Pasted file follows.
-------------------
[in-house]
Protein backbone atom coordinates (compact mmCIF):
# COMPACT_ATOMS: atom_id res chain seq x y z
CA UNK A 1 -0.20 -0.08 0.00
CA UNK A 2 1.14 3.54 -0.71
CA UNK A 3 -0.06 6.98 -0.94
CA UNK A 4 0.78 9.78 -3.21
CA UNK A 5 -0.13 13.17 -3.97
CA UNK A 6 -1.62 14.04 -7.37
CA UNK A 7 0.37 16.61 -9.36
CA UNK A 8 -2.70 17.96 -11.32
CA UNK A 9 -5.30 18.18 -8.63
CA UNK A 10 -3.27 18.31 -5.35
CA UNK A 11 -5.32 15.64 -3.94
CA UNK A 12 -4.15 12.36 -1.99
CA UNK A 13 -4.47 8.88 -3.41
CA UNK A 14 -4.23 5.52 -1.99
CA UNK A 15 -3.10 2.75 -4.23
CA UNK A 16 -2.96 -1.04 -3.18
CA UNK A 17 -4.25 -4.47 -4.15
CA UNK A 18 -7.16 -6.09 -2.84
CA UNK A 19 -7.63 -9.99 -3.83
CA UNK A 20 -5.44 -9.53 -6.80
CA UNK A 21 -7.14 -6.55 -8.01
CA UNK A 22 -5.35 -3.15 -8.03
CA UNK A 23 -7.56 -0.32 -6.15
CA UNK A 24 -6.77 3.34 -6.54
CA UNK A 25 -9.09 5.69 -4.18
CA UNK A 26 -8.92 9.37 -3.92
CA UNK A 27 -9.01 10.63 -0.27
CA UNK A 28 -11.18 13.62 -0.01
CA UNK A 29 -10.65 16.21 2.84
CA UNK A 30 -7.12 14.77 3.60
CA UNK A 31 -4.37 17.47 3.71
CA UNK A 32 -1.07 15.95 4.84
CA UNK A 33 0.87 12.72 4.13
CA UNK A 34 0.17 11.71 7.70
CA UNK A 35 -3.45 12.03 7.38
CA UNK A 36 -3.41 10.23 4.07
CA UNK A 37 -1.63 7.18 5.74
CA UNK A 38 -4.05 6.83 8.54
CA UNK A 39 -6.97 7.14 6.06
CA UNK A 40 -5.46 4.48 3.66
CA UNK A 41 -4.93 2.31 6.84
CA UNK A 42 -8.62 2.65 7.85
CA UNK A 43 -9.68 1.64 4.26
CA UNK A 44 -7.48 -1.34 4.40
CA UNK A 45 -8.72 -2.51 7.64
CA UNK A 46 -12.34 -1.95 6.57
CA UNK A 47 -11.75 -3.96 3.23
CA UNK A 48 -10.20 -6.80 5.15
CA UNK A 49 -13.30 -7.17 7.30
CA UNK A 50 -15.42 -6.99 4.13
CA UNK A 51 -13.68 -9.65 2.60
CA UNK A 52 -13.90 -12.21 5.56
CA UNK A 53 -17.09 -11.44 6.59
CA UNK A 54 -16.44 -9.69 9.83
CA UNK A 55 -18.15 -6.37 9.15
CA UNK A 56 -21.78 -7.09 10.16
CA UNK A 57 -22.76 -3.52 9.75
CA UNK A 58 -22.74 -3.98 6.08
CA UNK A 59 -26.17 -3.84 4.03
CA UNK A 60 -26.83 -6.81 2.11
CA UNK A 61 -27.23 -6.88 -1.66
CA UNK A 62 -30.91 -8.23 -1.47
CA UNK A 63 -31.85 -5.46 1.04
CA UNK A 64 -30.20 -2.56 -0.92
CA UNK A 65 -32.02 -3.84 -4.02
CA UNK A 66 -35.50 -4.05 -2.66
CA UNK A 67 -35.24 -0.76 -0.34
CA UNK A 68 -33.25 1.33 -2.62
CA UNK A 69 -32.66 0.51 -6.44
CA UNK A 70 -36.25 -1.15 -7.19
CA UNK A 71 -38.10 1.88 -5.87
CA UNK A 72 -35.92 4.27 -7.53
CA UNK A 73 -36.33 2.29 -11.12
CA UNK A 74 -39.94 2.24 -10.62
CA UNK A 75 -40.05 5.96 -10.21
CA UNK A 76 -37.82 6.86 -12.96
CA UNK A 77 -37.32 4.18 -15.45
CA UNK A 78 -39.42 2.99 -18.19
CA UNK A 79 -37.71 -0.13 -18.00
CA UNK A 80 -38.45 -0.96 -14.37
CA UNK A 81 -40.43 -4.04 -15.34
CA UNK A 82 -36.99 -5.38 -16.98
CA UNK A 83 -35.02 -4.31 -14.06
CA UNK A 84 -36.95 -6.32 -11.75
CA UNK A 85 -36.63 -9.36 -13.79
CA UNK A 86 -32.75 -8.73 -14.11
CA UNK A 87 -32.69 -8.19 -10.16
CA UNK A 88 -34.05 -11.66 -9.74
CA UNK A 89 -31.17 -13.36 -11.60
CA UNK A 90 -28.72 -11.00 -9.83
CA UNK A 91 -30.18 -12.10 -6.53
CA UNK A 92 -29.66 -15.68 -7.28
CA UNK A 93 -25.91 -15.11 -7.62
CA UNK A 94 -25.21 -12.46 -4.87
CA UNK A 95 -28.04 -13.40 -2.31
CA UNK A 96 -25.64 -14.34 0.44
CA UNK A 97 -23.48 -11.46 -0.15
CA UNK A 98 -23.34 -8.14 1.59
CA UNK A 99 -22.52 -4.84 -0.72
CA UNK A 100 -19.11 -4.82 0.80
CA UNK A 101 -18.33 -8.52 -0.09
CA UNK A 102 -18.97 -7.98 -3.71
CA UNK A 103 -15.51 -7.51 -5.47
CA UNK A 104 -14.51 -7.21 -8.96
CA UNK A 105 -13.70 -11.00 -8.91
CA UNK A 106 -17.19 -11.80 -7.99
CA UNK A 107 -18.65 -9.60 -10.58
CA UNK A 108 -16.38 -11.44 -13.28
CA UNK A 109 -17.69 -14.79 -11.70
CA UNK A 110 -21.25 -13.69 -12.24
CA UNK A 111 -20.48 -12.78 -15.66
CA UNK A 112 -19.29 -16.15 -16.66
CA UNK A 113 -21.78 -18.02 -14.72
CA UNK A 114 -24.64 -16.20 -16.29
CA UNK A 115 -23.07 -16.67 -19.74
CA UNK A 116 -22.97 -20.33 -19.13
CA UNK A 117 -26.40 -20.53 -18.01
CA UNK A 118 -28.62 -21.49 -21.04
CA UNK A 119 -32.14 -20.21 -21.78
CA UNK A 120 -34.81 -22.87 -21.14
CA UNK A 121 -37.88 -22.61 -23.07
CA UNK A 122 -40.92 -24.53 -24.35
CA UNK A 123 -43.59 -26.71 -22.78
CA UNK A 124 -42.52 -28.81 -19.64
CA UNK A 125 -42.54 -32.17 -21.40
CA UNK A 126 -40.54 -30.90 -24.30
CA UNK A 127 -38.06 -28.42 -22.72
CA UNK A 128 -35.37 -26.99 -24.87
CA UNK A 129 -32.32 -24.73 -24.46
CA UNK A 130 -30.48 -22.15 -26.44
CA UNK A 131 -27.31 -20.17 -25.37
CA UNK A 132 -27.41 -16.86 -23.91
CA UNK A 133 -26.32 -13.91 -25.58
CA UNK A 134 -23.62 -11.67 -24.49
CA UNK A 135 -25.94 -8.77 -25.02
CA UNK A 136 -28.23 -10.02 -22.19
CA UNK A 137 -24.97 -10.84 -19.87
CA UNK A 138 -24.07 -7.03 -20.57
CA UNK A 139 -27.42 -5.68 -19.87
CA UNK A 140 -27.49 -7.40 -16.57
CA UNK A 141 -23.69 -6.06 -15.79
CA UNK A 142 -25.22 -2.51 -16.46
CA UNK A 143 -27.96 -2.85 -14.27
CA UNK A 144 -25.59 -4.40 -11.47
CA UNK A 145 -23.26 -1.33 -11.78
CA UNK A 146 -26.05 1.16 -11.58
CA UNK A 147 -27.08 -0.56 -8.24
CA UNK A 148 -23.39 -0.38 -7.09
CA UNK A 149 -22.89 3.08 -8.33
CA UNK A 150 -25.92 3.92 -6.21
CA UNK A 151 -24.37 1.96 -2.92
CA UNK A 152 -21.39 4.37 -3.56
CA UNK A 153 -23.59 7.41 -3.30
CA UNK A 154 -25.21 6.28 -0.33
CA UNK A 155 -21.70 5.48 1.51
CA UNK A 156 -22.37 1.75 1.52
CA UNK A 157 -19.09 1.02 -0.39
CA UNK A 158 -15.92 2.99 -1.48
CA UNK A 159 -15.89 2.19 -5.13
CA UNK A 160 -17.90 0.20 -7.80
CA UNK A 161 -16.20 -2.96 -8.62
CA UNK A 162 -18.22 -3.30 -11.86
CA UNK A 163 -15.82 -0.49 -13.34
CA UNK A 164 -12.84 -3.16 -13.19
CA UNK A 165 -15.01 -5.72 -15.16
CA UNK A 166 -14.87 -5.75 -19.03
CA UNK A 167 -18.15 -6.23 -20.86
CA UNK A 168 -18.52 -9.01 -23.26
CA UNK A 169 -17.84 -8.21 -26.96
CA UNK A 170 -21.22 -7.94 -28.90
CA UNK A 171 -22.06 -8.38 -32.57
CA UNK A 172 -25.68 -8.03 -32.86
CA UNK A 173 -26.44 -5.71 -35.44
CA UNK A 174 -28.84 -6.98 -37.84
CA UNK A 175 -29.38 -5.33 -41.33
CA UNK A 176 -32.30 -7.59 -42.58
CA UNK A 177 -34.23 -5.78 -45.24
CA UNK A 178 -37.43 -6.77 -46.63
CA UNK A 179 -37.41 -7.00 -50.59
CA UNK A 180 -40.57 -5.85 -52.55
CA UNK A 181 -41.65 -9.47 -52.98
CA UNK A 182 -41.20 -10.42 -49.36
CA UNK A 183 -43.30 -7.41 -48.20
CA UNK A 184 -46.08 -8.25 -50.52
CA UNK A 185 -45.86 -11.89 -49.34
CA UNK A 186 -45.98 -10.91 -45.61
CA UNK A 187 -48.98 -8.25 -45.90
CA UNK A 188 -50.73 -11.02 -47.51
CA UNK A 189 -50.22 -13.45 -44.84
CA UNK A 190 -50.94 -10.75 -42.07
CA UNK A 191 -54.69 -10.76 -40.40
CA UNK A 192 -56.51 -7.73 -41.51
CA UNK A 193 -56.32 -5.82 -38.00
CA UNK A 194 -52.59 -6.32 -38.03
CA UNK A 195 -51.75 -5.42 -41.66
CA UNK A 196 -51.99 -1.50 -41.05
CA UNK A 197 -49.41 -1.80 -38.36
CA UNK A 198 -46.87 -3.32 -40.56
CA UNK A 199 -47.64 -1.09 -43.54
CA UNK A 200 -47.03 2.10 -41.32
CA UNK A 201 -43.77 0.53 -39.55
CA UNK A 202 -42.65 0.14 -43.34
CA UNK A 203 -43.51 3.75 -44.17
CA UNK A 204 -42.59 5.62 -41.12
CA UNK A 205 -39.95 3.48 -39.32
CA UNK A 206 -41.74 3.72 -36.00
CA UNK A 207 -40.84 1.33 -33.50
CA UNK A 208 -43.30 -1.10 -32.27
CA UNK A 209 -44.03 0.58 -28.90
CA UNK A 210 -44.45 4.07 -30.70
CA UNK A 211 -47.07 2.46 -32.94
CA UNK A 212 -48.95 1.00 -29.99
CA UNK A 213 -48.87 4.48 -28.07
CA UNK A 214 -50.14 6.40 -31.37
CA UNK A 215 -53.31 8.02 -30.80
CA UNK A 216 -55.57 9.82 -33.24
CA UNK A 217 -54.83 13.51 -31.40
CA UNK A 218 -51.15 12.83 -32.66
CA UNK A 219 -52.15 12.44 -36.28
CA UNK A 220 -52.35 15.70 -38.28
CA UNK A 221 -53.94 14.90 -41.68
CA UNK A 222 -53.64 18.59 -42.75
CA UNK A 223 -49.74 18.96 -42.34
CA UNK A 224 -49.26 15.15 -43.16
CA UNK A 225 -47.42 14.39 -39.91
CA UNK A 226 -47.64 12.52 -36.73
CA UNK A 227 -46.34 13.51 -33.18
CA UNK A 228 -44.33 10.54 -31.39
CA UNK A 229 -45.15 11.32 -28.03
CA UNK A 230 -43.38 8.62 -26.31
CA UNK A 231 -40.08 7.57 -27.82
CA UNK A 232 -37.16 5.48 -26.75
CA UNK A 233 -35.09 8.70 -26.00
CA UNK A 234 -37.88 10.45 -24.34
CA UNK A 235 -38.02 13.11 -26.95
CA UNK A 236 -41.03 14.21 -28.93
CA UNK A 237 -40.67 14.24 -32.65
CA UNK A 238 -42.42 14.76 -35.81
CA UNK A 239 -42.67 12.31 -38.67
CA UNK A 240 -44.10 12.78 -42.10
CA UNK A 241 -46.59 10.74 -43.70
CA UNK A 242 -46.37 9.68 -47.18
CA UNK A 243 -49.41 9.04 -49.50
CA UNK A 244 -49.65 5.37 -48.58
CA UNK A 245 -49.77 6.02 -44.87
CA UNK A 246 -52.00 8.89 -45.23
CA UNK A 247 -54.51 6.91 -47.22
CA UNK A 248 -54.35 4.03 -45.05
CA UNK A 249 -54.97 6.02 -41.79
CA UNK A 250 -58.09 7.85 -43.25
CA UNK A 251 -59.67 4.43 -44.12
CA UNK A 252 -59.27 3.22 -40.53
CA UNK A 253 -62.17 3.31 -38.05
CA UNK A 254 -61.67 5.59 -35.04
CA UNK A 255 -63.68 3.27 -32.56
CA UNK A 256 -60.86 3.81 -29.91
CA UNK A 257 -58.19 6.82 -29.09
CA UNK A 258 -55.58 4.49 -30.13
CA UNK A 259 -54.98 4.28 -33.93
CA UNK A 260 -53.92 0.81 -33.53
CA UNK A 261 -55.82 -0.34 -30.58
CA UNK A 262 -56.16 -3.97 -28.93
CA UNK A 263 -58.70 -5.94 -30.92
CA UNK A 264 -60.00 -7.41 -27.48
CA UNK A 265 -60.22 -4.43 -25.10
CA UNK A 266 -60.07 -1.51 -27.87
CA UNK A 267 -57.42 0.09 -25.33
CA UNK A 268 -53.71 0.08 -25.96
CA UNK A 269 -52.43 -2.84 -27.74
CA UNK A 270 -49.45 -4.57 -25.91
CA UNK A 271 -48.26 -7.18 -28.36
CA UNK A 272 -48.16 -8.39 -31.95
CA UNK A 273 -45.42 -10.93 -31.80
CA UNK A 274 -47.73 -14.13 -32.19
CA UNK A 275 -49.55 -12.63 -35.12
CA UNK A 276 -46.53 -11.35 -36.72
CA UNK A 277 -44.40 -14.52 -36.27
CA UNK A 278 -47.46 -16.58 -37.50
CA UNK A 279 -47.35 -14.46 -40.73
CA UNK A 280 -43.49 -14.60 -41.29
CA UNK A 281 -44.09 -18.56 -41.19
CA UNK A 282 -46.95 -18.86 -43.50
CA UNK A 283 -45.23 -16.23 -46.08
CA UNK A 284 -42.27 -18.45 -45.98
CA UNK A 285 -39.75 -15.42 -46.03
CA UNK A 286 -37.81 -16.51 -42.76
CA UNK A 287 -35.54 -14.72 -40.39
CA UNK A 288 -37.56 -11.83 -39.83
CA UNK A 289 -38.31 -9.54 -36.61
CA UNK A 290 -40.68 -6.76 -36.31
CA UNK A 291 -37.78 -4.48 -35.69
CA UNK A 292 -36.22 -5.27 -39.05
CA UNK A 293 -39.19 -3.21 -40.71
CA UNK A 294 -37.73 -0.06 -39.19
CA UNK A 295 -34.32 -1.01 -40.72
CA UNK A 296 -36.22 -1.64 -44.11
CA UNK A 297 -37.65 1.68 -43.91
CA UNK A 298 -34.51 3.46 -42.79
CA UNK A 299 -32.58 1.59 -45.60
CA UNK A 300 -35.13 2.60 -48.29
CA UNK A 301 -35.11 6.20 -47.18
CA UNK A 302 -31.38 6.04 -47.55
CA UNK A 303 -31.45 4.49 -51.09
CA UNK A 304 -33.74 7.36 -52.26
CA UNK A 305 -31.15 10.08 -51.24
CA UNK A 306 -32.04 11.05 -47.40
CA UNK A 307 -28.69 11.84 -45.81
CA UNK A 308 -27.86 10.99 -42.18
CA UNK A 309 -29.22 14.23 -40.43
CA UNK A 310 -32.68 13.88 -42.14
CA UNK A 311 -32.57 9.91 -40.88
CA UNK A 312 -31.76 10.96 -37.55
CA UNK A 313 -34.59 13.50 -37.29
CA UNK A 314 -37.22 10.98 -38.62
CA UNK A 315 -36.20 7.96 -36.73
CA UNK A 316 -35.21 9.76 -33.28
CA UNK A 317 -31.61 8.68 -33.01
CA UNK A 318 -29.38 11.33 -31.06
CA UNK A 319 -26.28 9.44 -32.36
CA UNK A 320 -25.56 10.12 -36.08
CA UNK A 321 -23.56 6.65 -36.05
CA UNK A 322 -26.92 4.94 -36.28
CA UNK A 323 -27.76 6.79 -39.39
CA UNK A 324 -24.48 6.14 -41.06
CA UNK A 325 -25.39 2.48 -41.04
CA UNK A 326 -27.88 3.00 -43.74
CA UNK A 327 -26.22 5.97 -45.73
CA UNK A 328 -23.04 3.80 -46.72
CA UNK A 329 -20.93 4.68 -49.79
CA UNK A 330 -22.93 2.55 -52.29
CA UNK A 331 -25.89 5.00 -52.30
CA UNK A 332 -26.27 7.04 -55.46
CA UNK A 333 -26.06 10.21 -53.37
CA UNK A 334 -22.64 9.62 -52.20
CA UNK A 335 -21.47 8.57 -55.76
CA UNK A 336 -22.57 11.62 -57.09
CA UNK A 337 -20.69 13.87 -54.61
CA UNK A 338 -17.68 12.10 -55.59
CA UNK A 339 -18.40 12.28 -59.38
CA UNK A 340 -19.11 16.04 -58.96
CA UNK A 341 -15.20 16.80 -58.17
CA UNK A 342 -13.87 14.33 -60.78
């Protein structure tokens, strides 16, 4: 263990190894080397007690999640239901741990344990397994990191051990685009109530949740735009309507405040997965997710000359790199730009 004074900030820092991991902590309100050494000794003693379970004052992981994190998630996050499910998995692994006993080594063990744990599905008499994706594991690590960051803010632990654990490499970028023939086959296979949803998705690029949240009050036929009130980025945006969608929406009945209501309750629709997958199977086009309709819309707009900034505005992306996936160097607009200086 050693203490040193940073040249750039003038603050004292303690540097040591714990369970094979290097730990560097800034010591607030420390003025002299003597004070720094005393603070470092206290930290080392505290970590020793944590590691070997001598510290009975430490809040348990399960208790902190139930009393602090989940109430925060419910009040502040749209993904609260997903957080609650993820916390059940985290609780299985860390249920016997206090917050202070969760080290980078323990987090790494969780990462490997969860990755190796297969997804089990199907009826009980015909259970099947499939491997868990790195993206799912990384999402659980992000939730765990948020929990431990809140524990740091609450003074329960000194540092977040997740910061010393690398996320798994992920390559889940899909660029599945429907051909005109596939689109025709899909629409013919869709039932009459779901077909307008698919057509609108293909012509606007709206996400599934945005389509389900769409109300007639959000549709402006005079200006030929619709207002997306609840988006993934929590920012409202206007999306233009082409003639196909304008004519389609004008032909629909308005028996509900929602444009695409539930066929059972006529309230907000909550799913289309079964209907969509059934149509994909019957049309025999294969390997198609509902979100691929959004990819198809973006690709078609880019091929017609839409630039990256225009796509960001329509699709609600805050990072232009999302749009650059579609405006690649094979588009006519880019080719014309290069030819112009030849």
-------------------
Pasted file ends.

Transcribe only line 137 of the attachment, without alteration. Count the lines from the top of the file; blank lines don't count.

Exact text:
CA UNK A 134 -23.62 -11.67 -24.49